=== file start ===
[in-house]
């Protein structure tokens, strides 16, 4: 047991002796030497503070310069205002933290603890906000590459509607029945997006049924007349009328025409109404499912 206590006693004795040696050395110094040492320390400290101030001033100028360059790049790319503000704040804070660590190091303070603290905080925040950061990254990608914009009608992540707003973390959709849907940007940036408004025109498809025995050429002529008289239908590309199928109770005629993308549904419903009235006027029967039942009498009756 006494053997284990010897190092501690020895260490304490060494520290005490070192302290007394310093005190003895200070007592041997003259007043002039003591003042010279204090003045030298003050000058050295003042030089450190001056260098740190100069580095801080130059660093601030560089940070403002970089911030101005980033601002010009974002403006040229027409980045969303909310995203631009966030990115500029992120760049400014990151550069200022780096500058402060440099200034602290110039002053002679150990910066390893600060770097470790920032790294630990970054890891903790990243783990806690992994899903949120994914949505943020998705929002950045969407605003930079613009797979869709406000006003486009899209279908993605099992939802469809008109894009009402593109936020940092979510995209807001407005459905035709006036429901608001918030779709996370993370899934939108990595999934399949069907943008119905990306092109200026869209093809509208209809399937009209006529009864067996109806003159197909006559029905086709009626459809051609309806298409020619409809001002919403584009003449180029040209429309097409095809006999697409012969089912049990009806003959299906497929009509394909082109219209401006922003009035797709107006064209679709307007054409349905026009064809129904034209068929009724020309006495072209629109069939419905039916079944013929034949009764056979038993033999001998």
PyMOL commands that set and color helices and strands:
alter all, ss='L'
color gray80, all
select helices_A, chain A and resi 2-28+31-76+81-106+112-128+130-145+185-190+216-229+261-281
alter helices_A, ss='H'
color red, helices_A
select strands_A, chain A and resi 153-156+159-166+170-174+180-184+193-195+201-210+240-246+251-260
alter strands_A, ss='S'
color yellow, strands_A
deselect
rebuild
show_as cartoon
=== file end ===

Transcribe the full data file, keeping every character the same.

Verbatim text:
[in-house]
């Protein structure tokens, strides 16, 4: 047991002796030497503070310069205002933290603890906000590459509607029945997006049924007349009328025409109404499912 206590006693004795040696050395110094040492320390400290101030001033100028360059790049790319503000704040804070660590190091303070603290905080925040950061990254990608914009009608992540707003973390959709849907940007940036408004025109498809025995050429002529008289239908590309199928109770005629993308549904419903009235006027029967039942009498009756 006494053997284990010897190092501690020895260490304490060494520290005490070192302290007394310093005190003895200070007592041997003259007043002039003591003042010279204090003045030298003050000058050295003042030089450190001056260098740190100069580095801080130059660093601030560089940070403002970089911030101005980033601002010009974002403006040229027409980045969303909310995203631009966030990115500029992120760049400014990151550069200022780096500058402060440099200034602290110039002053002679150990910066390893600060770097470790920032790294630990970054890891903790990243783990806690992994899903949120994914949505943020998705929002950045969407605003930079613009797979869709406000006003486009899209279908993605099992939802469809008109894009009402593109936020940092979510995209807001407005459905035709006036429901608001918030779709996370993370899934939108990595999934399949069907943008119905990306092109200026869209093809509208209809399937009209006529009864067996109806003159197909006559029905086709009626459809051609309806298409020619409809001002919403584009003449180029040209429309097409095809006999697409012969089912049990009806003959299906497929009509394909082109219209401006922003009035797709107006064209679709307007054409349905026009064809129904034209068929009724020309006495072209629109069939419905039916079944013929034949009764056979038993033999001998």
PyMOL commands that set and color helices and strands:
alter all, ss='L'
color gray80, all
select helices_A, chain A and resi 2-28+31-76+81-106+112-128+130-145+185-190+216-229+261-281
alter helices_A, ss='H'
color red, helices_A
select strands_A, chain A and resi 153-156+159-166+170-174+180-184+193-195+201-210+240-246+251-260
alter strands_A, ss='S'
color yellow, strands_A
deselect
rebuild
show_as cartoon